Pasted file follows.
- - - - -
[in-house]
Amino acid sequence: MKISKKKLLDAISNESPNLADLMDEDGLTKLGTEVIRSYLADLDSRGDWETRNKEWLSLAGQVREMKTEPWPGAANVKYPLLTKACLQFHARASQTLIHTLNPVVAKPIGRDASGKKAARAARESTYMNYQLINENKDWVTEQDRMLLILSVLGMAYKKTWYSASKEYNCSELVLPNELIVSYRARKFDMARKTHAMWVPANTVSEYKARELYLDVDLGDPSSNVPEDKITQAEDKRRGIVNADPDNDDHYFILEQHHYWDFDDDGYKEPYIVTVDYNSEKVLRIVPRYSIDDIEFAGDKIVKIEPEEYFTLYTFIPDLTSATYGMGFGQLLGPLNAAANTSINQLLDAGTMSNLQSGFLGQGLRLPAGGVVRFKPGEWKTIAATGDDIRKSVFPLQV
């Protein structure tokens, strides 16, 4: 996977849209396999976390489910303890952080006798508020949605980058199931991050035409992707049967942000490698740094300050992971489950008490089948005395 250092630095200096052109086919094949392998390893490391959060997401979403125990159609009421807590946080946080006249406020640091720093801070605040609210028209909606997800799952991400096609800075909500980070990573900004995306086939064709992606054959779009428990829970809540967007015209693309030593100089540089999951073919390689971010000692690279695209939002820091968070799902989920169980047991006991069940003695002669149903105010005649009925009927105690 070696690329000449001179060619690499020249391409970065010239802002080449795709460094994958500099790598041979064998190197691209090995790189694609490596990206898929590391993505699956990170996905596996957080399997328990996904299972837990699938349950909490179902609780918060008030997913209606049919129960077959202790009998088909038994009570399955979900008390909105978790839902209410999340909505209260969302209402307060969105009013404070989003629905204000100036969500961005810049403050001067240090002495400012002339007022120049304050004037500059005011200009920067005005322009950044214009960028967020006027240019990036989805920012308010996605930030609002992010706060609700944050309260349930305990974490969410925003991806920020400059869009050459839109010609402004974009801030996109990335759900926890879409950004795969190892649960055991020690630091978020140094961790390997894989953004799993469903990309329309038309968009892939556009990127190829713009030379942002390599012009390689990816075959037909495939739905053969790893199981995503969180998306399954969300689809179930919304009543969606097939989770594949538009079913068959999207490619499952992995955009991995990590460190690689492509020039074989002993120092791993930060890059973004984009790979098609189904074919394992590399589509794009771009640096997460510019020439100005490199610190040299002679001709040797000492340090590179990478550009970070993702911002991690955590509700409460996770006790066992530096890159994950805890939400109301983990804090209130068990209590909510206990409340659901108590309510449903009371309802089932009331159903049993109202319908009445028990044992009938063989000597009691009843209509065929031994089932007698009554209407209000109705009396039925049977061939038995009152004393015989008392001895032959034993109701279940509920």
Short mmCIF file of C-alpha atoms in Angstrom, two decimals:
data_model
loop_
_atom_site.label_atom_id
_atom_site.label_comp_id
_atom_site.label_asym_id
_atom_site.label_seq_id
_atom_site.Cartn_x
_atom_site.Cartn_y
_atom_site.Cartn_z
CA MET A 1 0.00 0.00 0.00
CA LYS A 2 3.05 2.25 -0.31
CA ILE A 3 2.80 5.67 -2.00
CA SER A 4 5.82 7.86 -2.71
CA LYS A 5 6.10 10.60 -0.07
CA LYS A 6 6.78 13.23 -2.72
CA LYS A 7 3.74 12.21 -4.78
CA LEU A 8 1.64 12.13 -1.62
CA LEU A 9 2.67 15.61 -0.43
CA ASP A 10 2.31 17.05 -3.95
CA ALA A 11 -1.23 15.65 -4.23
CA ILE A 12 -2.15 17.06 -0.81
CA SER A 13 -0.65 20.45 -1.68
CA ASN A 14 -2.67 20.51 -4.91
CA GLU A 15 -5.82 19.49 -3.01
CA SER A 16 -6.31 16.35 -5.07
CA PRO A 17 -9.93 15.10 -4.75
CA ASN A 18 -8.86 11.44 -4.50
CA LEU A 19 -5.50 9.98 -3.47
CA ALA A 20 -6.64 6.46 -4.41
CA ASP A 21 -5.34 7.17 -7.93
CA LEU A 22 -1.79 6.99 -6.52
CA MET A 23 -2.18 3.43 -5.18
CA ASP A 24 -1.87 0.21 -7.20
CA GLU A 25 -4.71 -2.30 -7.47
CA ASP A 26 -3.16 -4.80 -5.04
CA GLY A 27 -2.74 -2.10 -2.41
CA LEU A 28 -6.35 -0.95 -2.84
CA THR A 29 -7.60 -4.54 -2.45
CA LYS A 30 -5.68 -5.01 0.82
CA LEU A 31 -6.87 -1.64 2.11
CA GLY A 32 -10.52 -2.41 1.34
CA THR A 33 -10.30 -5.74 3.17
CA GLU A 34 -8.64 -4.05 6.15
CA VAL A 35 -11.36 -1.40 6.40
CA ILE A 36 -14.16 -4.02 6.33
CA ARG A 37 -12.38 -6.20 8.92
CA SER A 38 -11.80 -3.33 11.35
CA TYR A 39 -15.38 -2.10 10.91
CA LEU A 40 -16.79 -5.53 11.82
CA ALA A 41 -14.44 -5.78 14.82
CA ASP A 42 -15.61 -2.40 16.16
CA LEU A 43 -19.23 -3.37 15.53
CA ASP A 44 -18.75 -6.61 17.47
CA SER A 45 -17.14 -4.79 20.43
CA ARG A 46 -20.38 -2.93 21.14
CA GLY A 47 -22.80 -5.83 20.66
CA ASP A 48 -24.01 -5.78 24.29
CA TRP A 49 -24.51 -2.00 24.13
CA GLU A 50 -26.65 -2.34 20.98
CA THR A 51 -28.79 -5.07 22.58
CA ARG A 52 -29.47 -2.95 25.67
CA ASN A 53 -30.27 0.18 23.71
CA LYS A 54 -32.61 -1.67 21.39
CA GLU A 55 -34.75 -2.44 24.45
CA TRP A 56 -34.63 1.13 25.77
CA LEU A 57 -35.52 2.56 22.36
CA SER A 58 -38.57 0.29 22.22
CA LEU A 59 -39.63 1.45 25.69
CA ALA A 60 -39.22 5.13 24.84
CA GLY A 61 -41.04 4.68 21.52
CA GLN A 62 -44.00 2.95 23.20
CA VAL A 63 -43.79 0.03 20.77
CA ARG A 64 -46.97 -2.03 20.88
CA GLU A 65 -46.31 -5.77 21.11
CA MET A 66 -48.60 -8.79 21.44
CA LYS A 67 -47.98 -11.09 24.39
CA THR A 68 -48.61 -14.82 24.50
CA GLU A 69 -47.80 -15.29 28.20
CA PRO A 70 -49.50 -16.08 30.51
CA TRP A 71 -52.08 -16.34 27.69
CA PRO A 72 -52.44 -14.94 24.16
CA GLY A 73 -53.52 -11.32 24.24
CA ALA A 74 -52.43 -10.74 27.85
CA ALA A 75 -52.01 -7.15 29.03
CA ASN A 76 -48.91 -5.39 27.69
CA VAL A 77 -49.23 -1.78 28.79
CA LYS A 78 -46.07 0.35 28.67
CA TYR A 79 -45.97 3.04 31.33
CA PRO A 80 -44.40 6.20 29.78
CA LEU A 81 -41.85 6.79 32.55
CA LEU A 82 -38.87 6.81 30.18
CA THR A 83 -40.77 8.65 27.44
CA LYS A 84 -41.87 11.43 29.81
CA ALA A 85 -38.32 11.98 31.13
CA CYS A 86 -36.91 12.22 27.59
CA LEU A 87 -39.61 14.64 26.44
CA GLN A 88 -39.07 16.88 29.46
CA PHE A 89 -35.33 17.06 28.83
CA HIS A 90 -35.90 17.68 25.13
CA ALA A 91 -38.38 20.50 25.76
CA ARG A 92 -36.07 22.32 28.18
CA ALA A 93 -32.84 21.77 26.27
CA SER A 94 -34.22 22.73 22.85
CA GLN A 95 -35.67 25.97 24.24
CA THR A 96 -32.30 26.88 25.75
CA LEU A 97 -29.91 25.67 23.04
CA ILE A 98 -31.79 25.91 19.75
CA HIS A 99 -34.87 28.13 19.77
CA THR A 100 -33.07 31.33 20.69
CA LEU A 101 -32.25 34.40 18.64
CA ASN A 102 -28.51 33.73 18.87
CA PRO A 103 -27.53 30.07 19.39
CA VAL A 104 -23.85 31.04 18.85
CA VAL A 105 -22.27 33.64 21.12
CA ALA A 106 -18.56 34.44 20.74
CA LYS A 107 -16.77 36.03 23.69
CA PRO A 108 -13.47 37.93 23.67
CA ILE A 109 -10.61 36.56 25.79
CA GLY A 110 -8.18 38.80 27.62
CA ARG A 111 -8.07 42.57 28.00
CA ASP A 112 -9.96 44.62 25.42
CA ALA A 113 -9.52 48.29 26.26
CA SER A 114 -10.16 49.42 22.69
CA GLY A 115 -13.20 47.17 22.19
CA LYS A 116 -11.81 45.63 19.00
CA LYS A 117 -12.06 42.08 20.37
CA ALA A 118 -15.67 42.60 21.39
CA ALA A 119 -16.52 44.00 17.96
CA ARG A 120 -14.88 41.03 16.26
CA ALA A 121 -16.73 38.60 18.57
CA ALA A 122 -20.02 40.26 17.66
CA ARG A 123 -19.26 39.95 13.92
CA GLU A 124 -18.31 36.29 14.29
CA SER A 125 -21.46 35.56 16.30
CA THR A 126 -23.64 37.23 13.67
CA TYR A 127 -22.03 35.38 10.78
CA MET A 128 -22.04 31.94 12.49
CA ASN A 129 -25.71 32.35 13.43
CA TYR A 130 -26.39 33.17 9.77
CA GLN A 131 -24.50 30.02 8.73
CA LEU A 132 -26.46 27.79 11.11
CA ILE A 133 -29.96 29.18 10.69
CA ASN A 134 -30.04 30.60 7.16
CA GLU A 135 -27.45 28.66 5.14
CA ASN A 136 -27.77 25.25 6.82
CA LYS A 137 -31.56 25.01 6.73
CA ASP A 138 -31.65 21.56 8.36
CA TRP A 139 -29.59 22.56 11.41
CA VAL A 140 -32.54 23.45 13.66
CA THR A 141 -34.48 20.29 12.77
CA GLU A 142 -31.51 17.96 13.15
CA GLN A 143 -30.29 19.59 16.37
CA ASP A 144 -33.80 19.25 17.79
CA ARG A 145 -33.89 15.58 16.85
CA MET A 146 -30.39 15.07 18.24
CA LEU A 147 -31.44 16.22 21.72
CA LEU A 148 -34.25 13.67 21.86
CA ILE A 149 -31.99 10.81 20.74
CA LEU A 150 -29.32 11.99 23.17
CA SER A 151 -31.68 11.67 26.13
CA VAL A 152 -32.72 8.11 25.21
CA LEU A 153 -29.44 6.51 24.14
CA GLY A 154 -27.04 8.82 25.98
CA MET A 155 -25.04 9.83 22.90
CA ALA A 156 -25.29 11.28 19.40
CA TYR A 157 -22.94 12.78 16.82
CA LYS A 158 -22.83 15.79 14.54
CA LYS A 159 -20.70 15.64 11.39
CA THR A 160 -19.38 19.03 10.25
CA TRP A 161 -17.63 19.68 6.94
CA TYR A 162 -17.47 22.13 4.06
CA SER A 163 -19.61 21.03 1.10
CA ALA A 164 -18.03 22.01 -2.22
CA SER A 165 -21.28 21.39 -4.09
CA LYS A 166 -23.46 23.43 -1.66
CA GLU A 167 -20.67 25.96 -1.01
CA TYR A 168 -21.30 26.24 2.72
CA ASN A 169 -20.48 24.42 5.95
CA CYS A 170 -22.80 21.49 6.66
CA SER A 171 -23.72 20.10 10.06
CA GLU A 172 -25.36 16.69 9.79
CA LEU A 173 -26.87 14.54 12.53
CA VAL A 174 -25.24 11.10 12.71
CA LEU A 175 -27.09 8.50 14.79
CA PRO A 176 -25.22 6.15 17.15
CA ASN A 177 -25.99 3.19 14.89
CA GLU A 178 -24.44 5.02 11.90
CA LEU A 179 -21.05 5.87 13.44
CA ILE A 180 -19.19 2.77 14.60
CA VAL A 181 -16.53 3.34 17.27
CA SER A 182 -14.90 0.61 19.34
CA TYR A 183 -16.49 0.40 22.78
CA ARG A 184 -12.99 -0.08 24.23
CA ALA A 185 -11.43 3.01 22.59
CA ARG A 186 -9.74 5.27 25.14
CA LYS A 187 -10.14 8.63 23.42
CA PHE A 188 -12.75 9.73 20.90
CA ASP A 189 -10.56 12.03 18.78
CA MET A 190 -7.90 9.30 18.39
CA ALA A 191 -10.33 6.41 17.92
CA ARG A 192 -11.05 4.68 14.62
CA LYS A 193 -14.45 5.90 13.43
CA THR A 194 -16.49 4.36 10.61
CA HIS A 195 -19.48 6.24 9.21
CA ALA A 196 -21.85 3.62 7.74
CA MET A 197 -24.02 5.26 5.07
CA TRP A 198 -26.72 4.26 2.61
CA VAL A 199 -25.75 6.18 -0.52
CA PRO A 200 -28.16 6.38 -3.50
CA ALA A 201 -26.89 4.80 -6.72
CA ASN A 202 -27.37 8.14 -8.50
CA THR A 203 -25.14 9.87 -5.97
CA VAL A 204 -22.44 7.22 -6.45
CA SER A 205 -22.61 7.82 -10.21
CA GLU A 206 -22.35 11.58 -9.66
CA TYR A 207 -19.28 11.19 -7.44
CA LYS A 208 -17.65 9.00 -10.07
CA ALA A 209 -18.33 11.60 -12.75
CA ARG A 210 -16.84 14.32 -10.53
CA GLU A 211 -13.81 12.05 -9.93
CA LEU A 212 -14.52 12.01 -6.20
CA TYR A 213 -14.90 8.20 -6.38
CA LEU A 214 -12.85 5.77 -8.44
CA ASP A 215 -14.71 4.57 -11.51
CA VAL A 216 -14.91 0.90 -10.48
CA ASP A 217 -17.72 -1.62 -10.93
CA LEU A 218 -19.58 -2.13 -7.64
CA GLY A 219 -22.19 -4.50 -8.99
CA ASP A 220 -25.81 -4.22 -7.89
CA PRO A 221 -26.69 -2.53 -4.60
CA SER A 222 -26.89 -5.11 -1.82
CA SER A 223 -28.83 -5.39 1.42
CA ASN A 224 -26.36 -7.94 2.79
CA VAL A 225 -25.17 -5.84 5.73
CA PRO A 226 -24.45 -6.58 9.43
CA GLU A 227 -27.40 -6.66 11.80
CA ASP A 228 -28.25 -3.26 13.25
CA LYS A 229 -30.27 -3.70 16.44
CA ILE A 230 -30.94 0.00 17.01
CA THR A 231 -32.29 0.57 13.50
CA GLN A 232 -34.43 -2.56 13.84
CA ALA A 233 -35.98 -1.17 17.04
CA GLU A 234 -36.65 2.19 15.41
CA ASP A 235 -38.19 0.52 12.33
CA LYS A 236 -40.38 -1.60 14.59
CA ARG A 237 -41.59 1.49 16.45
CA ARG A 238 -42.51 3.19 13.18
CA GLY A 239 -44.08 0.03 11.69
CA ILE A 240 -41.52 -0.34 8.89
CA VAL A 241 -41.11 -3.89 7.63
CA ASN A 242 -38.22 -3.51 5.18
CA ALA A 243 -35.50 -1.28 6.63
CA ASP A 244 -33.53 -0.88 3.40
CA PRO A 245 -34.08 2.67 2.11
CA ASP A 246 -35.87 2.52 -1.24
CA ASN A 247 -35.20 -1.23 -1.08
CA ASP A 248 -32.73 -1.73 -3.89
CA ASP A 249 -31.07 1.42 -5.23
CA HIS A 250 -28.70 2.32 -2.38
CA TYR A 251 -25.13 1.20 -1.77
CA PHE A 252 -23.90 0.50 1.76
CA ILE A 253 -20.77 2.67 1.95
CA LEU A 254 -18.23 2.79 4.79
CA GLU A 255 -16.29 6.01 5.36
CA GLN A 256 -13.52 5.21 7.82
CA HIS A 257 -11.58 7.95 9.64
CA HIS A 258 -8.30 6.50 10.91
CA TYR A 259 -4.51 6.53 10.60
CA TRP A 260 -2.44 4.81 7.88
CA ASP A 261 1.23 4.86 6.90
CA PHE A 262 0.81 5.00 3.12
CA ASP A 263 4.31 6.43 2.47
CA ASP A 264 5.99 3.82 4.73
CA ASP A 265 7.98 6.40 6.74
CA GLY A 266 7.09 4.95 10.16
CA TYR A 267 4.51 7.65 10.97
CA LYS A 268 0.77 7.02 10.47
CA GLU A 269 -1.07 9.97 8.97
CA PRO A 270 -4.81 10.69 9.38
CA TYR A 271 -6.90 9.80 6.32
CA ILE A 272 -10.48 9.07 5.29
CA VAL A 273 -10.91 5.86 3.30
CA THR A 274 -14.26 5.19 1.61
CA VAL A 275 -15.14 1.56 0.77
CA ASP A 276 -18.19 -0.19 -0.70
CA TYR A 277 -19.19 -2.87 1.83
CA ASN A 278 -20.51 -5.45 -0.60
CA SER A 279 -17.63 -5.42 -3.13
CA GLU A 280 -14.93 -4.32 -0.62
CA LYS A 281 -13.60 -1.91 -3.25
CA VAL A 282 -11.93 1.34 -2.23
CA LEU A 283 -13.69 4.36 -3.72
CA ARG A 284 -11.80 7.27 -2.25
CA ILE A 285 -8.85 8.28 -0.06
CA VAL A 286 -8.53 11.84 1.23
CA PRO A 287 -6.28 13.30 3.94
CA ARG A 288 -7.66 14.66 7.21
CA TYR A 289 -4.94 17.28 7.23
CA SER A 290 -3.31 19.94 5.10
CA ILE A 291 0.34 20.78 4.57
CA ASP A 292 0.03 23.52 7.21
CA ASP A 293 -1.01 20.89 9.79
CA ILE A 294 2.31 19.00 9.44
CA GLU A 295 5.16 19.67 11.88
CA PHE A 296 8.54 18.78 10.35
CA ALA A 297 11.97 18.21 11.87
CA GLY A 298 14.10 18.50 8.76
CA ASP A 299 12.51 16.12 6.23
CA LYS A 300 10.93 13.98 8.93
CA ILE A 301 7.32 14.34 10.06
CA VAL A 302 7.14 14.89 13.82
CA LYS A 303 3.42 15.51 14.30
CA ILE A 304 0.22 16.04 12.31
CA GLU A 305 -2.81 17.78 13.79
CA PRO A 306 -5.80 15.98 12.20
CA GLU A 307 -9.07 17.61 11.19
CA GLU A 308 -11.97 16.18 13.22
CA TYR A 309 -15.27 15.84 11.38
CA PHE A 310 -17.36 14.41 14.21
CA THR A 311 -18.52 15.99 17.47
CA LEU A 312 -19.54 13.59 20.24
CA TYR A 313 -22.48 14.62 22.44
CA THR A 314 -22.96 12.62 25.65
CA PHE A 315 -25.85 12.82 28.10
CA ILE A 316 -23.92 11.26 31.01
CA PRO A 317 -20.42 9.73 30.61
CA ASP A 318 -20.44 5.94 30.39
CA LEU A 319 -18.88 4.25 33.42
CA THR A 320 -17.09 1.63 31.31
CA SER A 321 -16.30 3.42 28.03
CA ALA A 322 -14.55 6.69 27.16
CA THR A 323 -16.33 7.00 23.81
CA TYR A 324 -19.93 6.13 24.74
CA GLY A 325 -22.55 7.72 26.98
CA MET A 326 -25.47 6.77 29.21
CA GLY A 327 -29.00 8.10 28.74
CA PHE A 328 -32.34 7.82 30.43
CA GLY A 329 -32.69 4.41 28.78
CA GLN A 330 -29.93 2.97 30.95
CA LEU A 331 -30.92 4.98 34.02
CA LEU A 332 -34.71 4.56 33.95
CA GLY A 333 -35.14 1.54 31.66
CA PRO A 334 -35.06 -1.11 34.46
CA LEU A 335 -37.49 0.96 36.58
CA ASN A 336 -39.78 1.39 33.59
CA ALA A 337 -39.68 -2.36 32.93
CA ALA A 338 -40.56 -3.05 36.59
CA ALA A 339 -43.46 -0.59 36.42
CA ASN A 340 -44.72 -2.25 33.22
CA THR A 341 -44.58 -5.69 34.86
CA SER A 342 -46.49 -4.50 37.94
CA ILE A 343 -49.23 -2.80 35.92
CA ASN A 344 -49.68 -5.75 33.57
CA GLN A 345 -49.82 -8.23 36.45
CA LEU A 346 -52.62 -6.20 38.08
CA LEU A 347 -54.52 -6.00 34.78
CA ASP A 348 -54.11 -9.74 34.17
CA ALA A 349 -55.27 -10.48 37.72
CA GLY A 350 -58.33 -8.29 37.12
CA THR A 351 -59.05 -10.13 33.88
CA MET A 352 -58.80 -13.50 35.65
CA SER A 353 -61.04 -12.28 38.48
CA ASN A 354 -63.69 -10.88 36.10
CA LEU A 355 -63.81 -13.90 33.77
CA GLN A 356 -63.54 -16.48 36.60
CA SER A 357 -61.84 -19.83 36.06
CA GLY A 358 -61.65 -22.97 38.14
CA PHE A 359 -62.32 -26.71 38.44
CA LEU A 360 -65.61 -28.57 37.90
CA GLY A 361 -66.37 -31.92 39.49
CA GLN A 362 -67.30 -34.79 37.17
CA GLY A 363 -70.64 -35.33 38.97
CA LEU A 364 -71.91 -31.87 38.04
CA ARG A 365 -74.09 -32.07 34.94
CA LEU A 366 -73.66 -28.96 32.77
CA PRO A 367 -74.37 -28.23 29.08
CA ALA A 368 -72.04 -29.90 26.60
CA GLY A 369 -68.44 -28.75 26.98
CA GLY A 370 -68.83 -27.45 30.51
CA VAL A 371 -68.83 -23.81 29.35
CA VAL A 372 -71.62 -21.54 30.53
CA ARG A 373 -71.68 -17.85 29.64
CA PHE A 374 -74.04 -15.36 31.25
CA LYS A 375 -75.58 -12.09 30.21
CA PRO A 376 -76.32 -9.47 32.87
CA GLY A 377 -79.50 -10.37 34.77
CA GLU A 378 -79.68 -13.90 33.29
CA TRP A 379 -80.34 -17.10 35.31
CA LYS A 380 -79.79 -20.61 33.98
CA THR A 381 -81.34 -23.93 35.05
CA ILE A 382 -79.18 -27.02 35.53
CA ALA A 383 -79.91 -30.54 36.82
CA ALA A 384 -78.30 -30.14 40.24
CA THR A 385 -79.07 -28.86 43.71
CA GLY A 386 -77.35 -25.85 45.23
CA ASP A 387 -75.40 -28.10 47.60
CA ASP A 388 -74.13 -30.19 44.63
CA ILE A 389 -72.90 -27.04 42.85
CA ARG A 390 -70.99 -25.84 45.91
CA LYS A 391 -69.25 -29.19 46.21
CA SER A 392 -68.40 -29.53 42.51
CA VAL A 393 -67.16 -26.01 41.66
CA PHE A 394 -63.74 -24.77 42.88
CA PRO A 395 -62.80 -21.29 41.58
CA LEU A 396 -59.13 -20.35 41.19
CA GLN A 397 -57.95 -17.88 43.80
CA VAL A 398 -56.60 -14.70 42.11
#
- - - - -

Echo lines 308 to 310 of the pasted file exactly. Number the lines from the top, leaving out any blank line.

CA GLU A 295 5.16 19.67 11.88
CA PHE A 296 8.54 18.78 10.35
CA ALA A 297 11.97 18.21 11.87